Consequences of wooded shrine rituals on vegetation conservation in West Africa: a case study from the Bwaba cultural area (West Burkina Faso)
This paper aims at filling this gap of anthropological contributions providing a better framework for conservation and ecological studies. Local concepts of natural sacred sites and their ritual administration were studied and the ritual practices relating to the vegetation of these sites were analyzed in the Bwaba cultural area in West Burkina Faso. Research shows that these ritual practices are much more diverse and fluid than might have been supposed. Protection ‘by tradition’ is thus rather different from what we call conservation. While vegetation does matter, its presence on sacred sites is not essential. Under certain circumstances, sacred sites may be transferred or reproduced elsewhere. Attention is drawn to the inadequacy of ‘sacred woods’ as a category, in an ecological as well as an anthropological sense. Even if wooded shrines may contribute to biodiversity conservation as a side-effect of their religious purpose, the idea that they fundamentally are ‘endogenous’ nature conservatories must be disproved.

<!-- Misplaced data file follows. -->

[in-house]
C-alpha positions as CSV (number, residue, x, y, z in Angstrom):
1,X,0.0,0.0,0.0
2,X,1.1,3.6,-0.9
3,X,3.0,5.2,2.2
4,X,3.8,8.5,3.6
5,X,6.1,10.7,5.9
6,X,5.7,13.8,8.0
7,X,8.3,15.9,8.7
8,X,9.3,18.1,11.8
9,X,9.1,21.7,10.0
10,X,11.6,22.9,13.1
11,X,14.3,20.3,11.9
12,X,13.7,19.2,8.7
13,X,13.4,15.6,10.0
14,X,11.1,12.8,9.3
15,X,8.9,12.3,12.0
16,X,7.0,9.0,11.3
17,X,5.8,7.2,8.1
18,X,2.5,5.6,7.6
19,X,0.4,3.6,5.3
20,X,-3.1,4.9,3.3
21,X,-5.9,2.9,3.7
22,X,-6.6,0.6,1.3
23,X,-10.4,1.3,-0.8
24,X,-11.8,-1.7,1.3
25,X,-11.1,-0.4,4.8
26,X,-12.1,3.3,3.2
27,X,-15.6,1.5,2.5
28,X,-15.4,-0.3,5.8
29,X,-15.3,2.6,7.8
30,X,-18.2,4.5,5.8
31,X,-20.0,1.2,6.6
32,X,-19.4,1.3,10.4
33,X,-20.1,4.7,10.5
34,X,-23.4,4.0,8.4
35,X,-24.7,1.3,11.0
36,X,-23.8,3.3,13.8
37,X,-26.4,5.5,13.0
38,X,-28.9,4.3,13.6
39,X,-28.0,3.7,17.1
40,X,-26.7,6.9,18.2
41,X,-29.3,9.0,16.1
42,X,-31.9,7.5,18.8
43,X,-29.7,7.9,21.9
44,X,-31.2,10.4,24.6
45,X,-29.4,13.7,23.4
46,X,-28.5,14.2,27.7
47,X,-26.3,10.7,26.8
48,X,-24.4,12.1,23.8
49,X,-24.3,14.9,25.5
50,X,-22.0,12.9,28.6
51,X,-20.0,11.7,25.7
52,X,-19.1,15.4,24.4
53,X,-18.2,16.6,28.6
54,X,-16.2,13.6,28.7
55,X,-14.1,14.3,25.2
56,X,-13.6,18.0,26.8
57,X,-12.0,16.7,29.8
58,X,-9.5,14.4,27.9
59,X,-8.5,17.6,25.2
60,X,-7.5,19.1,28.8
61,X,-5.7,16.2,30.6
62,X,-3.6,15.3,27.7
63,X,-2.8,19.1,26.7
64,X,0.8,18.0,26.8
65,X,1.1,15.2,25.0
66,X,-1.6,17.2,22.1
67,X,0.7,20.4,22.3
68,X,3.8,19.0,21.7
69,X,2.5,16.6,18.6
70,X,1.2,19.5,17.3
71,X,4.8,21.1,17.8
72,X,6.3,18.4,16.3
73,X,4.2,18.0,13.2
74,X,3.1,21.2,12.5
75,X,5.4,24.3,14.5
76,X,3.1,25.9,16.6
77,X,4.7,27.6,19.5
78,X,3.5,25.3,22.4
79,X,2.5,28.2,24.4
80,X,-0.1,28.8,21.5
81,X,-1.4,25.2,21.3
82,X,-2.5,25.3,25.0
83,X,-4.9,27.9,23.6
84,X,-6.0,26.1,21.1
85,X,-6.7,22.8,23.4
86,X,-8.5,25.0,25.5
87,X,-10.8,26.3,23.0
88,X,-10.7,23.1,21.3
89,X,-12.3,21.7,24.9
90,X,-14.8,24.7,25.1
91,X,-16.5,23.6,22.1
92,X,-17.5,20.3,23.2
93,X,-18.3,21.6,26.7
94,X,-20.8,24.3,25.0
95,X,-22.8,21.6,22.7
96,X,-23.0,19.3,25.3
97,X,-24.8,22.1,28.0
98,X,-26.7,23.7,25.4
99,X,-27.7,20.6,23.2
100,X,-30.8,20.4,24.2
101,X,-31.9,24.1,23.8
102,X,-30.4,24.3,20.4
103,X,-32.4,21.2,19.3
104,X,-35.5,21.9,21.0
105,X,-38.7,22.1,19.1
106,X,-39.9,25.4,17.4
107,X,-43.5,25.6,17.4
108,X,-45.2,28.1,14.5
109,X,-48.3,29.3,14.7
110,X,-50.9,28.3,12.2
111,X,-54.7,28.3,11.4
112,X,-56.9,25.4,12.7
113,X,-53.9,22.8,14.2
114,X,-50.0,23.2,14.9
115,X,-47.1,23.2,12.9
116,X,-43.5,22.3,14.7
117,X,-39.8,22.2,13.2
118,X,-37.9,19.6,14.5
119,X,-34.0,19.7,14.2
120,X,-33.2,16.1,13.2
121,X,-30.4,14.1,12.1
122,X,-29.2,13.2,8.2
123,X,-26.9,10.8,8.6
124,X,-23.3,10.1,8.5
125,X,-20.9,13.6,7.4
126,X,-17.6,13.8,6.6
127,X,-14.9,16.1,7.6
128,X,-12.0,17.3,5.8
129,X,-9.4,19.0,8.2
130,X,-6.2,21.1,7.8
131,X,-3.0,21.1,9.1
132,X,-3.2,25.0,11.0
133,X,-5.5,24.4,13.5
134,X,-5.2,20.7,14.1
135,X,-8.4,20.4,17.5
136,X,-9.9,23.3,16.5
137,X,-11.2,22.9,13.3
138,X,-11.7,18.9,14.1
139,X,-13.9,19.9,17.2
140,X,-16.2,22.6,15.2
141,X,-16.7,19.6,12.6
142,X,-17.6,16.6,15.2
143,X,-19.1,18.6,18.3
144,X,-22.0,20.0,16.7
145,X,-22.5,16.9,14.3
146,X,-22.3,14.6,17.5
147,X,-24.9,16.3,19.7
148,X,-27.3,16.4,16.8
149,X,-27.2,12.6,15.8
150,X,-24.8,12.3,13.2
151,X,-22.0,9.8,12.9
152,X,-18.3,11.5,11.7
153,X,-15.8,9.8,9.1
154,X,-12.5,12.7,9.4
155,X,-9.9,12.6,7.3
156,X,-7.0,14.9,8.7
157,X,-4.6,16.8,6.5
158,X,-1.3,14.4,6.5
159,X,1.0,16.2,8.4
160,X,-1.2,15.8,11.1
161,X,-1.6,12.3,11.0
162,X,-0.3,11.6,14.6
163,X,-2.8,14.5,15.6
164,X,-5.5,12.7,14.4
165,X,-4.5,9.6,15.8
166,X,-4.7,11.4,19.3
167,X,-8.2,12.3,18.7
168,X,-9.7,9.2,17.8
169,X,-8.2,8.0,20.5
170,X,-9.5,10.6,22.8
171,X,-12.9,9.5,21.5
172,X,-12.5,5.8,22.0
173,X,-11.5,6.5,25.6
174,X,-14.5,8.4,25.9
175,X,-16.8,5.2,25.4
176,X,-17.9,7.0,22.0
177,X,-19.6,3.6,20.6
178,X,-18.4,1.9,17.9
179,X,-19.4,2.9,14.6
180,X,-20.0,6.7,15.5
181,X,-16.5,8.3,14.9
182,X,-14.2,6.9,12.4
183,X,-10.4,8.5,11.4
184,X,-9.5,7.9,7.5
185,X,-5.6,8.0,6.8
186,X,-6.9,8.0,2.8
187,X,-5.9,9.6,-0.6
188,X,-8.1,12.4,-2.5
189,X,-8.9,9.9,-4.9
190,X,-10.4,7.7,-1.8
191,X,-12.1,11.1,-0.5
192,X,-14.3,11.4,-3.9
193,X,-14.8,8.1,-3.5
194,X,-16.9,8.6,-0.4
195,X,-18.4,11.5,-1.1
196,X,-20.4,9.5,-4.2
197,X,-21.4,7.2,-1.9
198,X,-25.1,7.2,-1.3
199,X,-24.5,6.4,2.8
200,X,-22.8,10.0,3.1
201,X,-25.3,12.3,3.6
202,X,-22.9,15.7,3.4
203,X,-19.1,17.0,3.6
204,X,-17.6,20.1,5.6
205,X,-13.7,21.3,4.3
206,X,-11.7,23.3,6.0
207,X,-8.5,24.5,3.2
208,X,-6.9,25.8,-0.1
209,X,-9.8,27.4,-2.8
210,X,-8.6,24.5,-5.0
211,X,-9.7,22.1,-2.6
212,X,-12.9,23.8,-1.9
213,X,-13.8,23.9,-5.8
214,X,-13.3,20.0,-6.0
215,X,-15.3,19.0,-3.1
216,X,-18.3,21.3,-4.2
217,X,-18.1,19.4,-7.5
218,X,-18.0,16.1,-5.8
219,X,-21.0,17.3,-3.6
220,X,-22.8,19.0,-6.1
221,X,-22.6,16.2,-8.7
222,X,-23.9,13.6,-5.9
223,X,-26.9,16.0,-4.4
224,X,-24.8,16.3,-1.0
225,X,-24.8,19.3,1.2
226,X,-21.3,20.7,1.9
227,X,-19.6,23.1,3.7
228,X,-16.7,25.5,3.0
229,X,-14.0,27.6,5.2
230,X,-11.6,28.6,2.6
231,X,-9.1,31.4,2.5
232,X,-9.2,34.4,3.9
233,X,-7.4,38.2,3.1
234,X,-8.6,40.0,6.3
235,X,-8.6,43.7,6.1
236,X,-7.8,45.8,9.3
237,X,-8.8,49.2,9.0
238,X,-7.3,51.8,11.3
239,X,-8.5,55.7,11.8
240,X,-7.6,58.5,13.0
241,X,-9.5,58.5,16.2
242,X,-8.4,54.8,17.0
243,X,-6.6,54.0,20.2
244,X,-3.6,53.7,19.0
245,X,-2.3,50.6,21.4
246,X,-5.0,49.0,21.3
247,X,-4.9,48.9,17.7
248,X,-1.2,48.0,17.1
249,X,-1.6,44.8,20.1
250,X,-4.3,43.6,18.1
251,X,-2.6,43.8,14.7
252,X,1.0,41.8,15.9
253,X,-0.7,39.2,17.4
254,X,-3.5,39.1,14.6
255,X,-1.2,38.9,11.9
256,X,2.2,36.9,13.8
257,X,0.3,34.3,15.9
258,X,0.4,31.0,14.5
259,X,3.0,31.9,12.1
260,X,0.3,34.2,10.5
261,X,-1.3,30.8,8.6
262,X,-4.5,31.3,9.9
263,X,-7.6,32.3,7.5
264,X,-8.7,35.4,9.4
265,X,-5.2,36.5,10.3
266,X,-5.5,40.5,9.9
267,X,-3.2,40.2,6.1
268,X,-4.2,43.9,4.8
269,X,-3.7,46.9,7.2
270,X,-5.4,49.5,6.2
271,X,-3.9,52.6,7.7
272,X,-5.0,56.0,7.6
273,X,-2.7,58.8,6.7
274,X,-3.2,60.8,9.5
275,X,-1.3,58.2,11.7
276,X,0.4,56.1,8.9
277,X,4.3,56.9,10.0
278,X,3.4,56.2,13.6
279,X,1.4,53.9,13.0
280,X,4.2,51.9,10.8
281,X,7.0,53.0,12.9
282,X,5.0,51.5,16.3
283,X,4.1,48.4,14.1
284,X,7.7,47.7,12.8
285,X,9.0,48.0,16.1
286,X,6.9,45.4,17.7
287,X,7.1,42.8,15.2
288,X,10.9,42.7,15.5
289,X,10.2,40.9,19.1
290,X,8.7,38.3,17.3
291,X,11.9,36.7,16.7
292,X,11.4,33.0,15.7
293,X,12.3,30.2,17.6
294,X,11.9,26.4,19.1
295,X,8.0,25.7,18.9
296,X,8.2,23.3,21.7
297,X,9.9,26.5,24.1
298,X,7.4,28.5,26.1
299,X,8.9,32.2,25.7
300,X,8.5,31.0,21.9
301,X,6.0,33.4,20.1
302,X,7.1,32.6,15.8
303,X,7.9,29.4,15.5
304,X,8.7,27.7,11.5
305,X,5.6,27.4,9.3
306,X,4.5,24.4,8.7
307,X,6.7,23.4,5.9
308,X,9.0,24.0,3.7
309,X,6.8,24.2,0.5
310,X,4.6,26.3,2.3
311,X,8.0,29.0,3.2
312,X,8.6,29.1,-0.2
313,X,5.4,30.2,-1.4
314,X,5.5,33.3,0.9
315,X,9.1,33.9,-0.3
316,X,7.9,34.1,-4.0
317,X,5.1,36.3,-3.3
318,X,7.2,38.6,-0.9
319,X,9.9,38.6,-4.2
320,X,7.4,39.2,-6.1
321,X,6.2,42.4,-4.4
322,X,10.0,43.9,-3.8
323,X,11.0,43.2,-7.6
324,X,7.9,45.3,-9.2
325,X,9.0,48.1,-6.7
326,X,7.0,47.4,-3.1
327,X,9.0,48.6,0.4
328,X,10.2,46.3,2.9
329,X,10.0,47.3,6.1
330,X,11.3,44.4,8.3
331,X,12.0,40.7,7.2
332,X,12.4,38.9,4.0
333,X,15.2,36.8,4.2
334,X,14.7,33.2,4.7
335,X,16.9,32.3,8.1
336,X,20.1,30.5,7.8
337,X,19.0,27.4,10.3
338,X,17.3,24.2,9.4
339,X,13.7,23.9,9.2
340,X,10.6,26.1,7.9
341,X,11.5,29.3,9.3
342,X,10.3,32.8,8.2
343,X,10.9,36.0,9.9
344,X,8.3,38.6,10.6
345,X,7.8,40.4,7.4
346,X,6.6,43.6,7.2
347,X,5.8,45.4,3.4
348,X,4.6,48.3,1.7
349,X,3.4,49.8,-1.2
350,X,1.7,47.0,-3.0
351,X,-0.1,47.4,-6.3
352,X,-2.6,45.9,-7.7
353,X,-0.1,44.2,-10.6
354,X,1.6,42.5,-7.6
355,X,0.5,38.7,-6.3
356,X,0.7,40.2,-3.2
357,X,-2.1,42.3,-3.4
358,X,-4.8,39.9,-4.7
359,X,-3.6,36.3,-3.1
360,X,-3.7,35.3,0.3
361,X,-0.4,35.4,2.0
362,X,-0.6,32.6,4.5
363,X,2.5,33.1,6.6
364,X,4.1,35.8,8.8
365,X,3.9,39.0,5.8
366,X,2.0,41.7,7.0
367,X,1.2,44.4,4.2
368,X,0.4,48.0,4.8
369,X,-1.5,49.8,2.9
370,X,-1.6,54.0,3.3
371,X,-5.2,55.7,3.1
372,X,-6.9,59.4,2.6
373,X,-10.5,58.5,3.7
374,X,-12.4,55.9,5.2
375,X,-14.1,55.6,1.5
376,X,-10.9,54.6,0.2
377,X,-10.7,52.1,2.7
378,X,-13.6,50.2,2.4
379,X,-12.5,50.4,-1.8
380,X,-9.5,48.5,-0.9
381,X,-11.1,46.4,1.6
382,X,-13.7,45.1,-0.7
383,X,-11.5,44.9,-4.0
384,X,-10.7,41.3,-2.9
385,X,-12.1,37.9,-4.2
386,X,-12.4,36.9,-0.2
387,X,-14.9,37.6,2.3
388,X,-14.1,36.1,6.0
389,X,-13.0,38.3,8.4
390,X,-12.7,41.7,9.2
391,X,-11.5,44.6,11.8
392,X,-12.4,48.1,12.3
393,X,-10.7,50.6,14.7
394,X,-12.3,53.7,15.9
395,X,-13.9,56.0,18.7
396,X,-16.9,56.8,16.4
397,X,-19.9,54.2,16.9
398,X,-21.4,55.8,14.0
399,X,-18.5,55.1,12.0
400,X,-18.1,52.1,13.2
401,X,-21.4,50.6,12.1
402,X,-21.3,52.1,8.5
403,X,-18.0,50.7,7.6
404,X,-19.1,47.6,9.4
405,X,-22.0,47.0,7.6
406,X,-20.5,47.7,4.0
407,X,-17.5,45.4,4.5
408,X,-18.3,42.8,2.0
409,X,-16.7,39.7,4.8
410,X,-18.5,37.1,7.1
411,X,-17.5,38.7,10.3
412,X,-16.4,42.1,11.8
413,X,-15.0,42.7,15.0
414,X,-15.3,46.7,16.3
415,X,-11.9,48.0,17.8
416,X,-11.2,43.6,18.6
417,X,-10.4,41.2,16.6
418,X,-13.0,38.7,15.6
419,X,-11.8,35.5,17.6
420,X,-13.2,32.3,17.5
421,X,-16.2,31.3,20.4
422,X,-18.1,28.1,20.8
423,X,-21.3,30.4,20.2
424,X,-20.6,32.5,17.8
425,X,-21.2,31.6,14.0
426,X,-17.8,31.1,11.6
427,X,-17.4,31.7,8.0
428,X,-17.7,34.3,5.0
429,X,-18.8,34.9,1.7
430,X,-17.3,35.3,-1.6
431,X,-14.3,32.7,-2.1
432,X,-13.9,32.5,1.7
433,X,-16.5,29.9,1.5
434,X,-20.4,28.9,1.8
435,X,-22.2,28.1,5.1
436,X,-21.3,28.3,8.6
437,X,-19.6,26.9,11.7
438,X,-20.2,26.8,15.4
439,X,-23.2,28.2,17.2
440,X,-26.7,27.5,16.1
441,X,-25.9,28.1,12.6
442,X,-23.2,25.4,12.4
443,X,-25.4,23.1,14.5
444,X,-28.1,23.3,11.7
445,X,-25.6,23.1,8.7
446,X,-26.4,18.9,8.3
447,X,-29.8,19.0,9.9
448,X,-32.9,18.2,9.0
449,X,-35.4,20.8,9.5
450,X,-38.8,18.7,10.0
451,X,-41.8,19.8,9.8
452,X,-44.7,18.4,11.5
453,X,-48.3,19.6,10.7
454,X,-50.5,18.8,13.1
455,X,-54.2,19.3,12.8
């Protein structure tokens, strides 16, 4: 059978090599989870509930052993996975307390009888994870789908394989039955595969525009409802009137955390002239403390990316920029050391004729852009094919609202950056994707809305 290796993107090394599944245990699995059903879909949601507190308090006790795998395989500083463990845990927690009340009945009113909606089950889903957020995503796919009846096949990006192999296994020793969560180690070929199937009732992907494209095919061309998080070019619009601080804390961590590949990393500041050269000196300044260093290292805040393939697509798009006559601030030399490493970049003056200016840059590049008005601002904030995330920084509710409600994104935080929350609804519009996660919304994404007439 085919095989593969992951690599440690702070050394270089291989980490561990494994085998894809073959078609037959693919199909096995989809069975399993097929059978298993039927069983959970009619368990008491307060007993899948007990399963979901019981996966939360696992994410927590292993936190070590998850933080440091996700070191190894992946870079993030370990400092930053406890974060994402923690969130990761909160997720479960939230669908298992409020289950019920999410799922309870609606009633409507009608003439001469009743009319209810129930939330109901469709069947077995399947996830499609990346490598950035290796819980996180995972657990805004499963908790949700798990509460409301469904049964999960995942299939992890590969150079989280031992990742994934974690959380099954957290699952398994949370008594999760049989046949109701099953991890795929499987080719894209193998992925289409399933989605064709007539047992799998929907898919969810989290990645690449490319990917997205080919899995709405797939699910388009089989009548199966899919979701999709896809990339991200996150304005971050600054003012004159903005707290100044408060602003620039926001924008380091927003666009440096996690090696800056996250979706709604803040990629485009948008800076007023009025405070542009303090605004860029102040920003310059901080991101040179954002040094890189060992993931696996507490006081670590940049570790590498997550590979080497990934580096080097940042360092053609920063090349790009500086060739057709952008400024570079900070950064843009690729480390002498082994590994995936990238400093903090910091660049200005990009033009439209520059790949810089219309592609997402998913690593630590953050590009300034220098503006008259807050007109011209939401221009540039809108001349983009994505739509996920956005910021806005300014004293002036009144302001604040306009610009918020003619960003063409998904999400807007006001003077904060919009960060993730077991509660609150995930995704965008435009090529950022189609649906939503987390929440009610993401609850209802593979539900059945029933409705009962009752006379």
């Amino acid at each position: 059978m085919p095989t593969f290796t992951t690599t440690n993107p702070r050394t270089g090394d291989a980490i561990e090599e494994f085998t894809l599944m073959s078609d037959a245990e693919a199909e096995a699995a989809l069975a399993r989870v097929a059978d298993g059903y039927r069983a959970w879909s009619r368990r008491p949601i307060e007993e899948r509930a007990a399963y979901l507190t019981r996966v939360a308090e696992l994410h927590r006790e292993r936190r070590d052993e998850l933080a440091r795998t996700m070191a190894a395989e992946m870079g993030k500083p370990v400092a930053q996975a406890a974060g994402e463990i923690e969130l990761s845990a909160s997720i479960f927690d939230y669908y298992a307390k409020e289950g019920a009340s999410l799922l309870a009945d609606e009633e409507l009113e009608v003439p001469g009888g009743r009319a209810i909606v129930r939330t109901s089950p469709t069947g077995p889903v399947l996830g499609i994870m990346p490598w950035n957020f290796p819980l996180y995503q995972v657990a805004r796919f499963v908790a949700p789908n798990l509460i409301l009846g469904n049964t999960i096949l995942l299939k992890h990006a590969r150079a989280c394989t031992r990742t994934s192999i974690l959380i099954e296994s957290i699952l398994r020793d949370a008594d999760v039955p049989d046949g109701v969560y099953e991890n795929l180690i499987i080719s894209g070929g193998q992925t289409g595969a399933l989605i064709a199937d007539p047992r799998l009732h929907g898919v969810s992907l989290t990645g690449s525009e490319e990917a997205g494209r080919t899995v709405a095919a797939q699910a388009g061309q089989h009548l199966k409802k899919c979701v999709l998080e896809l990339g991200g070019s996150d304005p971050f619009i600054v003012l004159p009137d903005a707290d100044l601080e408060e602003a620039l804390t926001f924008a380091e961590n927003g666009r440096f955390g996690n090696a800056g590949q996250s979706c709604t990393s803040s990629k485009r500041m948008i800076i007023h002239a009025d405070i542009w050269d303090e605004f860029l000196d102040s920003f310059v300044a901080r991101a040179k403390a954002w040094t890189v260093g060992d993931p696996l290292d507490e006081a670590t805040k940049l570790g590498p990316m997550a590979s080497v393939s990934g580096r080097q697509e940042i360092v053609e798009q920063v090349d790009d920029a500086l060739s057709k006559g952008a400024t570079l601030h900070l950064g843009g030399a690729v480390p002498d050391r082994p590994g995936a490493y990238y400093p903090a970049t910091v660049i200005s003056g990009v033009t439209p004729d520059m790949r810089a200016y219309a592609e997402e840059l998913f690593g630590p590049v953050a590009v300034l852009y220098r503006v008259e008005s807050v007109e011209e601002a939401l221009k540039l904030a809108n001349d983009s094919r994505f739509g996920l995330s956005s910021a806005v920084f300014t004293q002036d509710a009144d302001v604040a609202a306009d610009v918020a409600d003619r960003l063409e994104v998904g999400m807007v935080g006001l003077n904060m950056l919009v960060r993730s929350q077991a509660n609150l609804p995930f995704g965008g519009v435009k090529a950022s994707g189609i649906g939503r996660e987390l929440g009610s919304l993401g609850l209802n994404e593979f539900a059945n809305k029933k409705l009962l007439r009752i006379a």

Fournier, Anne. “Consequences of wooded shrine rituals on vegetation conservation in West Africa: a case study from the Bwaba cultural area (West Burkina Faso)” [On-line]. Biodiversity and Conservation. Vol. 20, August 2011, nº. 9, p. 1895-1910. <http://hal.archives-ouvertes.fr/hal-00542627> [Consulted: 19 October 2012].